“Don’t mention global warming,” warned Nancy Jackson, chairwoman of the Climate and Energy Project, a small nonprofit group that aims to get people to rein in the fossil fuel emissions that contribute to climate change. “And don’t mention Al Gore. People out here just hate him.”
Focus instead on the quaint religious beliefs and nationalistic values of the natives, the article states:
If the heartland is to seriously reduce its dependence on coal and oil, Ms. Jackson and others decided, the issues must be separated. So the project ran an experiment to see if by focusing on thrift, patriotism, spiritual conviction and economic prosperity, it could rally residents of six Kansas towns to take meaningful steps to conserve energy and consider renewable fuels.
And above all, don’t mention the C-word or the G-word, says the New York Times, dripping with condescension for the ignorant indigenous residents.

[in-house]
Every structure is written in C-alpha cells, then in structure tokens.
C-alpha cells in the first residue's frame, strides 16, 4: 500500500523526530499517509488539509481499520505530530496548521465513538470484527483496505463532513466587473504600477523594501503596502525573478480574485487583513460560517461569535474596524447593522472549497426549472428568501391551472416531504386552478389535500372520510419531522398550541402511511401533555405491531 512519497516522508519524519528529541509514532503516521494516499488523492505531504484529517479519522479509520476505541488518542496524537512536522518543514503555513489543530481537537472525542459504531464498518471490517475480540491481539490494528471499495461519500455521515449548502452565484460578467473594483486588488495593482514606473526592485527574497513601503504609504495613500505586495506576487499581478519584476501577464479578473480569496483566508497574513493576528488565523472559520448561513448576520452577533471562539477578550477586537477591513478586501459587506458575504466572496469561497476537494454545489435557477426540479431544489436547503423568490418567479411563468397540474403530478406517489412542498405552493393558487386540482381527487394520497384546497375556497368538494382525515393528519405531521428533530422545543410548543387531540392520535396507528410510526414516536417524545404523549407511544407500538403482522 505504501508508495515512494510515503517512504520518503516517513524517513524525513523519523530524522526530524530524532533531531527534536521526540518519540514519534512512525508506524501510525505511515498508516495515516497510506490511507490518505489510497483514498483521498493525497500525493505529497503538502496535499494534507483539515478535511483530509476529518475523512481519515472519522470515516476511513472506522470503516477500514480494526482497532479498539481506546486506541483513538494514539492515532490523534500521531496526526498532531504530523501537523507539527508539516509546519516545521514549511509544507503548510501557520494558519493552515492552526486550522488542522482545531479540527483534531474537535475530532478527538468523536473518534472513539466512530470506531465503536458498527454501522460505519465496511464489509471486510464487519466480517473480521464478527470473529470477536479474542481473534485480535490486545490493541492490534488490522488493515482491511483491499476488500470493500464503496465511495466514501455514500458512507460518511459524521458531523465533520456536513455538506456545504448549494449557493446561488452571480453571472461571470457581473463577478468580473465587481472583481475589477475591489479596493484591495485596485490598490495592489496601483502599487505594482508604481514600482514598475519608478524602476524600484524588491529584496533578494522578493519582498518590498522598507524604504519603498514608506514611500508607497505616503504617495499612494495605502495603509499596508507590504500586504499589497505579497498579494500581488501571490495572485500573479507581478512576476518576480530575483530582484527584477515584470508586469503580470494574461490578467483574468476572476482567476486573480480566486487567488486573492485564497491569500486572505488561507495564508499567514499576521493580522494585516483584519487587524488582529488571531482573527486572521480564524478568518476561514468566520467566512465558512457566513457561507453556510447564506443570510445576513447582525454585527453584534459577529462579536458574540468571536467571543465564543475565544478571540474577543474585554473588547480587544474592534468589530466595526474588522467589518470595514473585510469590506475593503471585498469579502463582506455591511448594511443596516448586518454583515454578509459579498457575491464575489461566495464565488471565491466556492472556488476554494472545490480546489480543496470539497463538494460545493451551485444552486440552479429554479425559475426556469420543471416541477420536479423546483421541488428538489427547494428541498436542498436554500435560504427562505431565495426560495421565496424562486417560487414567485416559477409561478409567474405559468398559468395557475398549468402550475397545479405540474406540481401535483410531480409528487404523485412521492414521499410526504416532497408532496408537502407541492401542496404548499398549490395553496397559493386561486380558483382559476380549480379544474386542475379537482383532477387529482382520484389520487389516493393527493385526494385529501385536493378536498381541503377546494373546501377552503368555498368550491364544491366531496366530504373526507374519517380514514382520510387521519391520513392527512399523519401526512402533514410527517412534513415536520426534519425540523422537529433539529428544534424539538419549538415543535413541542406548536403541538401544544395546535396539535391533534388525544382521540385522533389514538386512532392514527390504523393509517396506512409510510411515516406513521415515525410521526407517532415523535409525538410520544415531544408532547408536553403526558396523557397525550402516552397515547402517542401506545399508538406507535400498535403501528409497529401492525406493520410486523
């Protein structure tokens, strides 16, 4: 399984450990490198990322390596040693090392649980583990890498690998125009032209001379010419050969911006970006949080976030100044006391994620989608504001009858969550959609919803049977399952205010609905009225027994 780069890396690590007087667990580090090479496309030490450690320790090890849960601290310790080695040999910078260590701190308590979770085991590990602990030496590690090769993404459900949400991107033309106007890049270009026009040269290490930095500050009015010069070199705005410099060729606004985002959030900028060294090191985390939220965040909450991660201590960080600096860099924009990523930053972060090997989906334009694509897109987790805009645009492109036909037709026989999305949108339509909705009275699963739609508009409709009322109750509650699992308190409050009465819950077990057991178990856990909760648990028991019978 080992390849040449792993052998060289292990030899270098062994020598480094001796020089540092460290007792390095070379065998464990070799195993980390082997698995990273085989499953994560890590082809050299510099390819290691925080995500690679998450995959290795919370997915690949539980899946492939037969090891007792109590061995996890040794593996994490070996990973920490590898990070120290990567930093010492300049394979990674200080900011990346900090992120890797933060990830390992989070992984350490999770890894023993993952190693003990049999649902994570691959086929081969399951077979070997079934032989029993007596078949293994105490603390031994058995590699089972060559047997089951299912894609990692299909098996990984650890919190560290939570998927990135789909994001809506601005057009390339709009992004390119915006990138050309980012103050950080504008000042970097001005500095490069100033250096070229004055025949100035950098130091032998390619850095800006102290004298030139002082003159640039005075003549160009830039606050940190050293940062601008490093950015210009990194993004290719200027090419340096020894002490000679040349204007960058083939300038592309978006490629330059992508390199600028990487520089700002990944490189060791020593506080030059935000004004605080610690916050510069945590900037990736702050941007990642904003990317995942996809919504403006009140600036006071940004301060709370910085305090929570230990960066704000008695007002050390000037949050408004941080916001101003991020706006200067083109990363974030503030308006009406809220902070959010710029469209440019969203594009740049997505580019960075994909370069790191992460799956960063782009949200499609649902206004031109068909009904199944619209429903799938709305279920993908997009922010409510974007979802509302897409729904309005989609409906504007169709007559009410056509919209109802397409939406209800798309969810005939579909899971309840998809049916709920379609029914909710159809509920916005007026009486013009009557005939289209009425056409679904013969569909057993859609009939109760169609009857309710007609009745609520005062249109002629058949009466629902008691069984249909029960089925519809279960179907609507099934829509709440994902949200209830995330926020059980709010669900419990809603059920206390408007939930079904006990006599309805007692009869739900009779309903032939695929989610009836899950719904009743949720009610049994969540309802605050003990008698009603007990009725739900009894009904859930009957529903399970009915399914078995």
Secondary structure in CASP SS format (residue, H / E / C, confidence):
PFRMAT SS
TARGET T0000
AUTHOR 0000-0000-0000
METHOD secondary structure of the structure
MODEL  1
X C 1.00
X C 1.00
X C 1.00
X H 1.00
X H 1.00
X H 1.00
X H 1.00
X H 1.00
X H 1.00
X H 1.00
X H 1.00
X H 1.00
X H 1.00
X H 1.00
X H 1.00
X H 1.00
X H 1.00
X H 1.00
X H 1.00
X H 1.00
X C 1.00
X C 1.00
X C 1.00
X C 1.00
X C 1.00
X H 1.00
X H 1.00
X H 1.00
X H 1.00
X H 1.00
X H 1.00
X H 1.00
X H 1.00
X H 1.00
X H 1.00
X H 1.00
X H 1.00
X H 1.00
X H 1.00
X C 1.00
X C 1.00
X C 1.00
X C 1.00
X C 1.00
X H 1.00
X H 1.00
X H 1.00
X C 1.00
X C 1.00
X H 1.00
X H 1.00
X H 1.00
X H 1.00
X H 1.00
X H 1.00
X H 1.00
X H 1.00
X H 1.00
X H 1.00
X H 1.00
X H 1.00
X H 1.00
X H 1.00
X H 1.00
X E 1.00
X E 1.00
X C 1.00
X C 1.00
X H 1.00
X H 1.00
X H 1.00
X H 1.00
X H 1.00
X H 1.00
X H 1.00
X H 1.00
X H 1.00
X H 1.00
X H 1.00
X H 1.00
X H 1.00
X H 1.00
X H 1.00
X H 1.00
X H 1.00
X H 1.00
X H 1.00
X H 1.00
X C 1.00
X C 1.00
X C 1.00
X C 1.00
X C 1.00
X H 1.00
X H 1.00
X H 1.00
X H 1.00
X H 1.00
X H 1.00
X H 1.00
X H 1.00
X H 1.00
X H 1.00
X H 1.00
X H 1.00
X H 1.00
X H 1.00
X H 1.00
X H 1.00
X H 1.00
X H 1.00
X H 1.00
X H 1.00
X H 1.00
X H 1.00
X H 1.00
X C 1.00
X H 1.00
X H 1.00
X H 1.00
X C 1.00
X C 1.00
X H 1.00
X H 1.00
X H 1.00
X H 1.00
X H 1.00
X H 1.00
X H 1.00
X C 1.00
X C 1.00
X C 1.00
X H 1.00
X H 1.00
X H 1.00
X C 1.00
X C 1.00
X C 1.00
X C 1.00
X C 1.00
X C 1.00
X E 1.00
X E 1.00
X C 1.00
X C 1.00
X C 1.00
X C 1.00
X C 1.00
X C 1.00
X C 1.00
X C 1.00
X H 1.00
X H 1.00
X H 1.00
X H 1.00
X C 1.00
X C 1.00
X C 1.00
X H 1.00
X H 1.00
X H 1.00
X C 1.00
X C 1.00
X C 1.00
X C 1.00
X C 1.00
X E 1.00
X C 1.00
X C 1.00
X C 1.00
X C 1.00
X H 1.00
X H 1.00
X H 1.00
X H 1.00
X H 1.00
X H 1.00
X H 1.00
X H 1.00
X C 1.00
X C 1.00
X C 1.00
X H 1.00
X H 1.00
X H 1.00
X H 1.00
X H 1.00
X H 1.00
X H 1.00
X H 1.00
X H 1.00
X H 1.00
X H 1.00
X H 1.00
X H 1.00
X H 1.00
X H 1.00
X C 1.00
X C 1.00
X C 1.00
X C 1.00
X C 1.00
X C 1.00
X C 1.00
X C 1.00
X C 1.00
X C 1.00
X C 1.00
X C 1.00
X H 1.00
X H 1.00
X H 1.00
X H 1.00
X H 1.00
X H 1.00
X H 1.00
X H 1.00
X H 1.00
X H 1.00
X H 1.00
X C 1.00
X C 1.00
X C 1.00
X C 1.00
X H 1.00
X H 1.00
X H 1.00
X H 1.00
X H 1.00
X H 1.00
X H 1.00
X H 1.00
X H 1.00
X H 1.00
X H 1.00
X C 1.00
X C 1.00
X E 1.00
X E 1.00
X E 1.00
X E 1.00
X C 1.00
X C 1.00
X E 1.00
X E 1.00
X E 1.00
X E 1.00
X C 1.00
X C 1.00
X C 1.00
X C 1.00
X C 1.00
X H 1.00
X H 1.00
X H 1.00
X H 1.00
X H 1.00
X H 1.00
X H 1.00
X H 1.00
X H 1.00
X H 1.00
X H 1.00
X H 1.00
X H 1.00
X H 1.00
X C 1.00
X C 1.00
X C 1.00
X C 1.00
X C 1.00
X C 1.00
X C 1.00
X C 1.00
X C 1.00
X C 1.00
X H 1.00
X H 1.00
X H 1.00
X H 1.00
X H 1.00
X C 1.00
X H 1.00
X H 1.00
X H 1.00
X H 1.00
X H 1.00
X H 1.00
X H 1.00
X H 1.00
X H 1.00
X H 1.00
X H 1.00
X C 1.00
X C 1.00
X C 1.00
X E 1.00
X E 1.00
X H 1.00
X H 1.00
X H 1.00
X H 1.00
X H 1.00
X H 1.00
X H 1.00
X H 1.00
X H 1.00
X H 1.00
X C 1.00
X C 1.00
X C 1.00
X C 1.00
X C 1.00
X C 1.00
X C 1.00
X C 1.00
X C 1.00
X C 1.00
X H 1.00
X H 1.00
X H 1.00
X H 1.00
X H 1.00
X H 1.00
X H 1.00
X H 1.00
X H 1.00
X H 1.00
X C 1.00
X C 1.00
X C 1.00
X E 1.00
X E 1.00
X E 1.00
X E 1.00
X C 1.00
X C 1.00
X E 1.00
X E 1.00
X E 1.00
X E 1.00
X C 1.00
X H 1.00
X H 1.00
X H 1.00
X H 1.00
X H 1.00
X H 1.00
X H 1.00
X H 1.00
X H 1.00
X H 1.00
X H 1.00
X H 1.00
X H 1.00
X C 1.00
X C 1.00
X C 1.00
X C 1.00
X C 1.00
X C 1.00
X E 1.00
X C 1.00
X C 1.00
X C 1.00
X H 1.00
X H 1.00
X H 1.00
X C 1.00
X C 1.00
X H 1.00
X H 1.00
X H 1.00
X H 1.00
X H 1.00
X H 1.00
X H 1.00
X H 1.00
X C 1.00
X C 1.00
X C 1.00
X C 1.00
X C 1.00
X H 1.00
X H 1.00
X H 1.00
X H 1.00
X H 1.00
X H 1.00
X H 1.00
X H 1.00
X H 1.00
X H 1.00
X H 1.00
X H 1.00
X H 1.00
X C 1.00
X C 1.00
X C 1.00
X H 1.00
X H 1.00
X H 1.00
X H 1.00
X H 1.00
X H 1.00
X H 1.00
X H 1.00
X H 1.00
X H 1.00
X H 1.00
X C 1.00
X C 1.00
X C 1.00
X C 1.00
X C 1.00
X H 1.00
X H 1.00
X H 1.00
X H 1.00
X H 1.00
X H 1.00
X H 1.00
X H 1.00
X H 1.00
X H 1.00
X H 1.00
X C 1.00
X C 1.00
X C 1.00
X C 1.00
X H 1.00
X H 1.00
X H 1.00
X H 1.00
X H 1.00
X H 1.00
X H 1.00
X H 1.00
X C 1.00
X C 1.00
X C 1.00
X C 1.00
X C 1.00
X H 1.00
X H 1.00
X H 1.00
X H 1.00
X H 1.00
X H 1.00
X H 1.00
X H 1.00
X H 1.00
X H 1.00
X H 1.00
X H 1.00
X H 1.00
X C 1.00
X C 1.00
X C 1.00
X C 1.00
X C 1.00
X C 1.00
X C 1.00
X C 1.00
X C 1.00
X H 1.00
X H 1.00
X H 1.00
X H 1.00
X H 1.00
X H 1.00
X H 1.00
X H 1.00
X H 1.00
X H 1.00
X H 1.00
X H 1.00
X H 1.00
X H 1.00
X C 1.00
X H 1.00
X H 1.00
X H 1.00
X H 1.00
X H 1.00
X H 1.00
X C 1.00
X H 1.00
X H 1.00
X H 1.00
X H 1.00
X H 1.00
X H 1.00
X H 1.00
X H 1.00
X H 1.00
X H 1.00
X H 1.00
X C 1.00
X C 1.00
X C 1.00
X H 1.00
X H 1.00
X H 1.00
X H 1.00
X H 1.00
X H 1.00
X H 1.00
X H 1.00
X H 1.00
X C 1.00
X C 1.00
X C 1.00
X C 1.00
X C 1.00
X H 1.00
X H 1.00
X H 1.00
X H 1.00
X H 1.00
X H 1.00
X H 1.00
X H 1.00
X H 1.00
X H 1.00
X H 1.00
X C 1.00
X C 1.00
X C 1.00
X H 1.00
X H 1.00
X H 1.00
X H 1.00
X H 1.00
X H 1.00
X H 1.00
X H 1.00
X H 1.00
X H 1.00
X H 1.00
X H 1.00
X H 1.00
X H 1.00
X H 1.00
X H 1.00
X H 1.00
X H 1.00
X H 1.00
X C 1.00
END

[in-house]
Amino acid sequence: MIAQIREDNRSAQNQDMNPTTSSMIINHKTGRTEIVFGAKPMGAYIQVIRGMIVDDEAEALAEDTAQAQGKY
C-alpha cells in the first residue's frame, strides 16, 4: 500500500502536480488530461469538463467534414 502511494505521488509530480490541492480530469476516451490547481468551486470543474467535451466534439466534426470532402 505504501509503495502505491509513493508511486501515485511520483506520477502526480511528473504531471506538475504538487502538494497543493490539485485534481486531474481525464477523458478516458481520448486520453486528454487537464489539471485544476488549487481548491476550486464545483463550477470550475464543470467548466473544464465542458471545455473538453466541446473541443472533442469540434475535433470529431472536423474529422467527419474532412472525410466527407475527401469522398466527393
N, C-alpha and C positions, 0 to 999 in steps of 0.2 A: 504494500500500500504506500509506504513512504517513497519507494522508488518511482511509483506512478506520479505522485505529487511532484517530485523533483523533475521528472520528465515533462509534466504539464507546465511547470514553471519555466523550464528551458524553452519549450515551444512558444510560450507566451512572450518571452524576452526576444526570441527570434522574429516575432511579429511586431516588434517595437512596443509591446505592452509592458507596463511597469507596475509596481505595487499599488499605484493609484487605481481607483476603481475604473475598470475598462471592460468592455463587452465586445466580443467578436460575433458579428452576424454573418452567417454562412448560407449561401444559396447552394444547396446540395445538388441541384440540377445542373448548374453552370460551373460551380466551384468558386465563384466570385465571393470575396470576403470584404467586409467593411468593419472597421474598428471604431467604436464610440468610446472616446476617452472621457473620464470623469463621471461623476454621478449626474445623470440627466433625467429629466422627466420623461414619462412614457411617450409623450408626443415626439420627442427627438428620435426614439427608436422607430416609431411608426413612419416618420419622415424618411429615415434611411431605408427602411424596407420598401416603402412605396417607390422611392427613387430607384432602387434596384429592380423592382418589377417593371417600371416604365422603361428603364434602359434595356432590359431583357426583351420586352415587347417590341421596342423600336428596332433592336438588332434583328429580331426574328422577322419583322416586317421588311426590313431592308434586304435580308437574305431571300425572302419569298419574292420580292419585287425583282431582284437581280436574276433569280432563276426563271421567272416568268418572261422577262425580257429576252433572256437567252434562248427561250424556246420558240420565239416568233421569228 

Only 48 percent of people in the Midwest agree with the statement that there is “solid evidence that the average temperature on earth has been getting warmer,” a poll conducted in the fall of 2009 by the Pew Research Center for the People and the Press showed — far fewer than in other regions of the country.
The Jacksons already knew firsthand that such skepticism was not just broad, but also deep. Like opposition to abortion or affirmations of religious faith, they felt, it was becoming a cultural marker that helped some Kansans define themselves.
Yes, to the all-knowing East Coast elites at the New York Times, and those transplants in the unlettered wilderness of the Midwest, differences of opinions on these issues or “affirmations of religious faith” can’t be the result of informed views, just a “cultural marker” to help those Kansas morons deal with the world.
Nevertheless, Ms. Jackson felt so strongly that this opposition could be overcome that she left a job as development director at the University of Kansas in Lawrence to start the Climate and Energy Project with a one-time grant from the Land Institute. (The project is now independent.)
It’s a good thing for Ms. Jackson that those ignorant Bible-thumping Kansas rednecks don’t know how to read, or they’d be very angry.
(DISCLAIMER: This is my opinion, and not necessarily that of my employer, the North County Times).